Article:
Jasper McLevy enjoyed a lengthy mayoral term in Bridgeport from 1933 till 1957.  He successfully saw the city through the Great Depression with socialist reform, including collective economics, pro-immigration support, and intense financial supervision of spending which resulted in a positive balance sheet.  These ideas are still met with opposition today throughout America as President Obama struggles in similar social and economic waters.   Corey draws parallels between sports and politics in his paintings as equalizing forces that level the playing field.

Shadow Ball in Jasper's Town, 36x48, Acrylic on Canvas, by Duane Corey

Corey’s paintings are colorful historical depictions, honoring some of the greatest baseball players in the Negro League and Bridgeport.  Recognizable brands like Wonder Bread and Coca Cola sponsor ads hanging on the stadium walls contribute to the Americana nostalgia.  The background, just as important as the foreground, sets the stage with smokestacks and a locomotive, Bridgeport iconography.  The clown in this painting is not only a tribute to P.T. Barnum’s circus success, but Corey explains that often during game, the Negro players would pantomime and put on shows similar to the Harlem Globetrotters to keep the audiences entertained and wanting more.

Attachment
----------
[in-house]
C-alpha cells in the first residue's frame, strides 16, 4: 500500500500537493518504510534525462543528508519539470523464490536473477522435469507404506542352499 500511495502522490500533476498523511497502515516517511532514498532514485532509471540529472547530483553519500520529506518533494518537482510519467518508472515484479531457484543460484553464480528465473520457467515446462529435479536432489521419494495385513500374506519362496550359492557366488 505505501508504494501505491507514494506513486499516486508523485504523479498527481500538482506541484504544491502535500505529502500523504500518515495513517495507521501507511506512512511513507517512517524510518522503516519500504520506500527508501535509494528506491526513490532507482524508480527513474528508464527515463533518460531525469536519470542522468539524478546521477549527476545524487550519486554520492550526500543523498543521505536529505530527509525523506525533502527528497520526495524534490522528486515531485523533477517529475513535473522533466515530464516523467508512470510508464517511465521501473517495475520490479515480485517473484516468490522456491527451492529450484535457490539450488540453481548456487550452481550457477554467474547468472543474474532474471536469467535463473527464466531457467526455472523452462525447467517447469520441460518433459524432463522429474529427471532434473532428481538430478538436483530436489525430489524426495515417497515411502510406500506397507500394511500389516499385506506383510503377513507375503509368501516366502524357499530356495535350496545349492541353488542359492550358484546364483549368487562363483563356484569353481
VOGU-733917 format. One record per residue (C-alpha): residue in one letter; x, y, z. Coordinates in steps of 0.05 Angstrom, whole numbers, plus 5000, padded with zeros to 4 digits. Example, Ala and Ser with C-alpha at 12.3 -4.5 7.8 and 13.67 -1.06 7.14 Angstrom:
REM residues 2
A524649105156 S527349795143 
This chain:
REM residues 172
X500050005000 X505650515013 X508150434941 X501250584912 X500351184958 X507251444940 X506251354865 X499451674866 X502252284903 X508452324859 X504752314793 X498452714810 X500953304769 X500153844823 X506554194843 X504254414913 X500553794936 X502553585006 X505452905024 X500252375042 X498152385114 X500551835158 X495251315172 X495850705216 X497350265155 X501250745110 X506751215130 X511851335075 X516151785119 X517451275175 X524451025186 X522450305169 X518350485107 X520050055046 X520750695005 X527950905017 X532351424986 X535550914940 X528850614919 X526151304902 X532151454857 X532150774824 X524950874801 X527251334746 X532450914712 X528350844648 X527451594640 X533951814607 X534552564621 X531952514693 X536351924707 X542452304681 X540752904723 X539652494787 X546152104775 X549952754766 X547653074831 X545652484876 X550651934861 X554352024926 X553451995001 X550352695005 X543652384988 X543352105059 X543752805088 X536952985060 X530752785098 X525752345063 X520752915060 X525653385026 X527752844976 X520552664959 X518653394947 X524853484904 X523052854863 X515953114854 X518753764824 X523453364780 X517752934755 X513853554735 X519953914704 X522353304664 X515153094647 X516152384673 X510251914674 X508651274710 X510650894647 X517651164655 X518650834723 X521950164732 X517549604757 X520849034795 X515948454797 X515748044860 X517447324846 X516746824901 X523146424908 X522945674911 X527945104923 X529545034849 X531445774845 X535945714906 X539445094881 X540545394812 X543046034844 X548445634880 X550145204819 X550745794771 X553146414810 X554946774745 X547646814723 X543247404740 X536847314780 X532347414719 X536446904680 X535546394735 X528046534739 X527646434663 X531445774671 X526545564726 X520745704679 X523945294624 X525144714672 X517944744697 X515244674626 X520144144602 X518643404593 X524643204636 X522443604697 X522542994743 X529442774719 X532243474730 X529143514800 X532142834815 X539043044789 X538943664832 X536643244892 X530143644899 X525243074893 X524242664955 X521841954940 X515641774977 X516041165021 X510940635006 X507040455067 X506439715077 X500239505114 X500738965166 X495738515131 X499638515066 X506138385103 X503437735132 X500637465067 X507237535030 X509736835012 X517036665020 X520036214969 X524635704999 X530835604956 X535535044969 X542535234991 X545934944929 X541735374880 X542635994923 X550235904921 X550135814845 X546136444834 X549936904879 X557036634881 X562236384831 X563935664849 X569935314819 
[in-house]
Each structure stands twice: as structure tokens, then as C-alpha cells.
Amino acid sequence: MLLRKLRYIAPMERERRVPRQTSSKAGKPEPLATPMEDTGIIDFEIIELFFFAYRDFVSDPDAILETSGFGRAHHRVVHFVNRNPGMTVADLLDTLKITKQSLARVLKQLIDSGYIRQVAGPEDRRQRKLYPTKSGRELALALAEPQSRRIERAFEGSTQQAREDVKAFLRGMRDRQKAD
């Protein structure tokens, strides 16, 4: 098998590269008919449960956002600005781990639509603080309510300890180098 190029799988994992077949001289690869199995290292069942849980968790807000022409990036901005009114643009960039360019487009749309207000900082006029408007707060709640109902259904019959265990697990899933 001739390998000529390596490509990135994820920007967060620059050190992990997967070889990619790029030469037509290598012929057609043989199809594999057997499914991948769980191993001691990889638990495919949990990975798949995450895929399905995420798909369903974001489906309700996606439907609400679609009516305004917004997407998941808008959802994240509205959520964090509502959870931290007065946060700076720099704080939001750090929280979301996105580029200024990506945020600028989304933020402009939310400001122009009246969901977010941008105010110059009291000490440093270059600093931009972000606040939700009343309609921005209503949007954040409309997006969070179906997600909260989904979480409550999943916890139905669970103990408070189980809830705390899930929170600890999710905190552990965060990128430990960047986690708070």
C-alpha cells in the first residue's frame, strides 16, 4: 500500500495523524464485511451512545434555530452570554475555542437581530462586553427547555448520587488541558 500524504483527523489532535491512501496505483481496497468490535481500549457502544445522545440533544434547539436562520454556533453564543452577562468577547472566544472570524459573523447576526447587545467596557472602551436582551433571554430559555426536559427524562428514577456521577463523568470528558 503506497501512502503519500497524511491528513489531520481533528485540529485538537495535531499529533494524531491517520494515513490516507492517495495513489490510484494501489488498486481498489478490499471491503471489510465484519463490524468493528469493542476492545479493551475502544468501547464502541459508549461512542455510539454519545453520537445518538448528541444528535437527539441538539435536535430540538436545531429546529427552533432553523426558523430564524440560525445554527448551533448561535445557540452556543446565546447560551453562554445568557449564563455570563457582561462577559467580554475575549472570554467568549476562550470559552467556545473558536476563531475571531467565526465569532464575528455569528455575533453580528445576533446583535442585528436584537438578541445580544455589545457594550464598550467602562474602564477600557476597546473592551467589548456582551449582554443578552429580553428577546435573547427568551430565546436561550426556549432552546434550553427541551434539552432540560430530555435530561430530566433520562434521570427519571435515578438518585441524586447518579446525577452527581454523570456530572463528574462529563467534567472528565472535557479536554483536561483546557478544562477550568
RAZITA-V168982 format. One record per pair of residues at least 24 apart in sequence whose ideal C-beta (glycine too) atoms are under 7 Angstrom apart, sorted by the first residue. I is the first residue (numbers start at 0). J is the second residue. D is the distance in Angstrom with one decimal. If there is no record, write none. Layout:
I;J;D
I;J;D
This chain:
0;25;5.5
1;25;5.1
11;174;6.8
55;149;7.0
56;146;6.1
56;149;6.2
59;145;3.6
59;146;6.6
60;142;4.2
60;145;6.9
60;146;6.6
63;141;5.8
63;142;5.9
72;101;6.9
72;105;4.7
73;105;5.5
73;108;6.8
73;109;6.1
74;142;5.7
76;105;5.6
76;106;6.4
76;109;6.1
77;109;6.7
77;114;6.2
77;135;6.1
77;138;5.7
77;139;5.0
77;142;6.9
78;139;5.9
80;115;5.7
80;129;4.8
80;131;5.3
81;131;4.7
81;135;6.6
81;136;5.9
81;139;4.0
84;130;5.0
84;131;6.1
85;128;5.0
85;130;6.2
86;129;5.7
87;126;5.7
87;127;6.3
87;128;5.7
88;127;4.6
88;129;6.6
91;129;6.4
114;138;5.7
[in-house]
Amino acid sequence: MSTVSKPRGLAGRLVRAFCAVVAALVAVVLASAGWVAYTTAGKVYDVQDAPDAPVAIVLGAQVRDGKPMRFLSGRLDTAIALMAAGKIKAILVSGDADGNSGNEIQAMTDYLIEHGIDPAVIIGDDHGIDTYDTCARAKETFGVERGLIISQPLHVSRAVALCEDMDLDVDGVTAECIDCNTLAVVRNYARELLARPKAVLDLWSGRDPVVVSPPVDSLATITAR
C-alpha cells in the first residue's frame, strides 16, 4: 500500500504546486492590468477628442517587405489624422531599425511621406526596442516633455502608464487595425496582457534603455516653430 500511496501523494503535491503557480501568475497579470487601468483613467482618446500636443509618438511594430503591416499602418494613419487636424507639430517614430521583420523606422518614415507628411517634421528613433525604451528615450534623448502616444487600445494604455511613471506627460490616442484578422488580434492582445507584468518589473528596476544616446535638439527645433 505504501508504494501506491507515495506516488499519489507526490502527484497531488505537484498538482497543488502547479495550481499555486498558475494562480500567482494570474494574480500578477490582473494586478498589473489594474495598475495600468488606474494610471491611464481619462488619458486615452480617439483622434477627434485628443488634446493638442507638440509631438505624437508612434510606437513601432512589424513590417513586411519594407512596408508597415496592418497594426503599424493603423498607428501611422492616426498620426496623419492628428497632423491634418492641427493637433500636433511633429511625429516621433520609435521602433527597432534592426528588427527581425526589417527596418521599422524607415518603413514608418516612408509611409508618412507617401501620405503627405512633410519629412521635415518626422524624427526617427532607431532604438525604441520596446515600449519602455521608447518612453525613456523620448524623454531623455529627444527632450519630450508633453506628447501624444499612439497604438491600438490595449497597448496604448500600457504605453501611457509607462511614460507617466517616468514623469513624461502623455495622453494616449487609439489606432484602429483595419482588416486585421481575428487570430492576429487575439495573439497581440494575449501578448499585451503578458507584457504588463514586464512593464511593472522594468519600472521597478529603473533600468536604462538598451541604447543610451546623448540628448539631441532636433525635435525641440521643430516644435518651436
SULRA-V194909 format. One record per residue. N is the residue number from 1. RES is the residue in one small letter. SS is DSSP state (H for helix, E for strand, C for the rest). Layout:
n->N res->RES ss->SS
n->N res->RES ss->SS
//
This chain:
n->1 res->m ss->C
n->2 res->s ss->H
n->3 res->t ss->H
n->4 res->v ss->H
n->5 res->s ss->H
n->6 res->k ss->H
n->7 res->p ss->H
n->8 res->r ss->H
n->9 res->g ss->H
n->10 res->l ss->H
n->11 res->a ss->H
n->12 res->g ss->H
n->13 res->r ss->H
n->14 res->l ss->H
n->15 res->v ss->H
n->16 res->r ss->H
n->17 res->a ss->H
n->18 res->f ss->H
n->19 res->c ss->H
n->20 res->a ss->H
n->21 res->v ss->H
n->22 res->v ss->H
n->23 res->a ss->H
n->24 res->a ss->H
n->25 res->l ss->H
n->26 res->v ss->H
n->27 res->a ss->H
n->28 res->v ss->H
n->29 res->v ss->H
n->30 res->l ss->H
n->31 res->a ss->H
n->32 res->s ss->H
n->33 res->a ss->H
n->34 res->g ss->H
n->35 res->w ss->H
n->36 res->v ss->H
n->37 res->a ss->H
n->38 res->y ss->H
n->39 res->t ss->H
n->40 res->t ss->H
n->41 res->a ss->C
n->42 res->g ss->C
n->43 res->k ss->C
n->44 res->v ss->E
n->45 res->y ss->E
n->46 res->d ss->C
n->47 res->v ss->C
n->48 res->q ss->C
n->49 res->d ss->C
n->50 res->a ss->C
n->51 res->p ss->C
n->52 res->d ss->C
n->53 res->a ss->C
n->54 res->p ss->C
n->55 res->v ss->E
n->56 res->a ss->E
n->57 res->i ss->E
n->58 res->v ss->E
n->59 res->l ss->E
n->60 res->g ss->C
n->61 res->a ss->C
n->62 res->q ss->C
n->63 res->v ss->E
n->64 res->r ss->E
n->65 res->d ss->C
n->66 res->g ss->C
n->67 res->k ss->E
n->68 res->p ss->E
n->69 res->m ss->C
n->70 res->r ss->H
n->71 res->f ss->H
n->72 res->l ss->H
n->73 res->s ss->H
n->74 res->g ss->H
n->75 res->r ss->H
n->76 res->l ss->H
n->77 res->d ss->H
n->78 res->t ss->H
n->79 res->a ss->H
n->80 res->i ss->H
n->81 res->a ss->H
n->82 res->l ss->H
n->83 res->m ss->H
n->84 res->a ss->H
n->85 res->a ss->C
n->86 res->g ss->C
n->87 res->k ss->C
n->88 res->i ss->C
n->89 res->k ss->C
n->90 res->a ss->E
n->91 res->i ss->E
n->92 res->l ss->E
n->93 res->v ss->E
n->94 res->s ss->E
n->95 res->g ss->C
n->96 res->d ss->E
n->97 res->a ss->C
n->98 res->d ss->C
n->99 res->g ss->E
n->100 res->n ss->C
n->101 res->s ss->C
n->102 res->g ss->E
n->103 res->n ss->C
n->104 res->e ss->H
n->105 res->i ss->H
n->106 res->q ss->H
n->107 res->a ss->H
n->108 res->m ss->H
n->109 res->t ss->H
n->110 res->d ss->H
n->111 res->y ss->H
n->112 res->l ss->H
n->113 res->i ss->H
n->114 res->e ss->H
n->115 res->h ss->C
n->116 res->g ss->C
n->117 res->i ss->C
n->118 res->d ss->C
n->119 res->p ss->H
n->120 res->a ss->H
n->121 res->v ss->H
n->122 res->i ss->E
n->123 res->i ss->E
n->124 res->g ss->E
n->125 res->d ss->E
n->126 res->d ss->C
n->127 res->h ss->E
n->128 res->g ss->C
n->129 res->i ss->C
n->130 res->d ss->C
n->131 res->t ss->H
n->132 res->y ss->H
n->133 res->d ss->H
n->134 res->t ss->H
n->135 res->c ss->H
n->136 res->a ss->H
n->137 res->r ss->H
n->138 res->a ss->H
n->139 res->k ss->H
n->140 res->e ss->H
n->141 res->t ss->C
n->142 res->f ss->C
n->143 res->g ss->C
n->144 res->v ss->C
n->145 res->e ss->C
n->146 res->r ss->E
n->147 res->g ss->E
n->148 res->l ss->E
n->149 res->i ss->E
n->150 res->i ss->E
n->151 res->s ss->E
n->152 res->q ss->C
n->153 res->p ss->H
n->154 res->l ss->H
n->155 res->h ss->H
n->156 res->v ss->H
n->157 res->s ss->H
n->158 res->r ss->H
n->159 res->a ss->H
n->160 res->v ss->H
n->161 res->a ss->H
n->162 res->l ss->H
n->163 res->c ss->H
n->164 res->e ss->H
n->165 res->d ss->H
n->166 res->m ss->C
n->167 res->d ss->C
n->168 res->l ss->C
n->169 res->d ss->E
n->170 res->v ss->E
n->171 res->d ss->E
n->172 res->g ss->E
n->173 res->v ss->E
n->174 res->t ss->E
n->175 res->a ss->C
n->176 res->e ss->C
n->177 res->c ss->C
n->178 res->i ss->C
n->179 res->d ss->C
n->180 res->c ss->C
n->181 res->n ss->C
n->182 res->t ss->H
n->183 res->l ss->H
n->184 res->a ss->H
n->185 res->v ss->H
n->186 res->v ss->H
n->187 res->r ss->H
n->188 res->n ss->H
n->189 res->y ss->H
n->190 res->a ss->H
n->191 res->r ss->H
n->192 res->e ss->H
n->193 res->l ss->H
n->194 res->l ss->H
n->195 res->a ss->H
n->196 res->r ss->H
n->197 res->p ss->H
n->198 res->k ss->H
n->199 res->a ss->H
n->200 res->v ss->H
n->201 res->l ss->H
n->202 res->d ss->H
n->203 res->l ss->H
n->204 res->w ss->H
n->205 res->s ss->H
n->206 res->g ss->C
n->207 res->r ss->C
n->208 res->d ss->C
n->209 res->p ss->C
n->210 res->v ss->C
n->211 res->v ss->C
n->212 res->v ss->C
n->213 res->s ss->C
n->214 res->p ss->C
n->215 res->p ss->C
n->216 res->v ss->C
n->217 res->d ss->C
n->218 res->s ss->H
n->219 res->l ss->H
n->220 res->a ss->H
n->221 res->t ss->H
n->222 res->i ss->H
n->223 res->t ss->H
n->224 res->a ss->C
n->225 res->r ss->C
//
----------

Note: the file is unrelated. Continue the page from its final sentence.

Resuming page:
Shadow Ball in Jasper’s Town celebrates American history and its social triumphs of integration through baseball.   Corey has spent months researching facts, figures, and headlines like a true baseball fanatic, but ultimately as an artist he stirs emotions of patriotism in both past and present trying times.  Corey reflects, “As adults we often struggle in reconciling the loss of innocence and often don’t live in the present; we either dwell on our past or plan for a future that may not play out the way we intended.  In my work, I merge these two parts of the psyche – the child and the adult.  I challenge individuals to cope with life’s curveballs or whatever is pitched to them, but to still believe in the team.  This is what life is about, to accept the unexpected.”

Shadow Ball in Jasper’s Town, October 18 – 25, 2010

Lukacs Gallery, Fairfield University, in Loyola Hall

1073 N. Benson Road, Fairfield, CT

Artist Contact:

Duane Corey

Duane Corey has generously donated the Shadow Ball in Jasper’s Town paintings to the Bridgeport Public Library and will be on display as part of their permanent collection.

Bridgeport USA, 12x12, Acrylic on Canvas, Baseball Still Life by Duane Corey

“I don’t love baseball.  I don’t love most of today’s players.  I don’t love the owners.  I do love, however, the baseball that is in the heads of baseball fans.  I love the dreams of glory of 10-year-olds, the reminiscences of 70-year-olds.  The greatest baseball arena is in our heads, what we bring to the games, to the telecasts, to reading newspaper reports.  ~Stan Isaacs, “Diamond-Studded Memories,” Newsday, 9 April 1990


3 Comments to “Hitting Home”

  1. I loved baseball games, growing up, when the players were all hometown fellows…These paintings take me back to that and I thank you, both artist and writer.

  2. Impacted Wisdom Teeth says:

    My brother and I love baseball. Thanks for this post, it helped us both out.

  3. Good post … I love this site…Thanks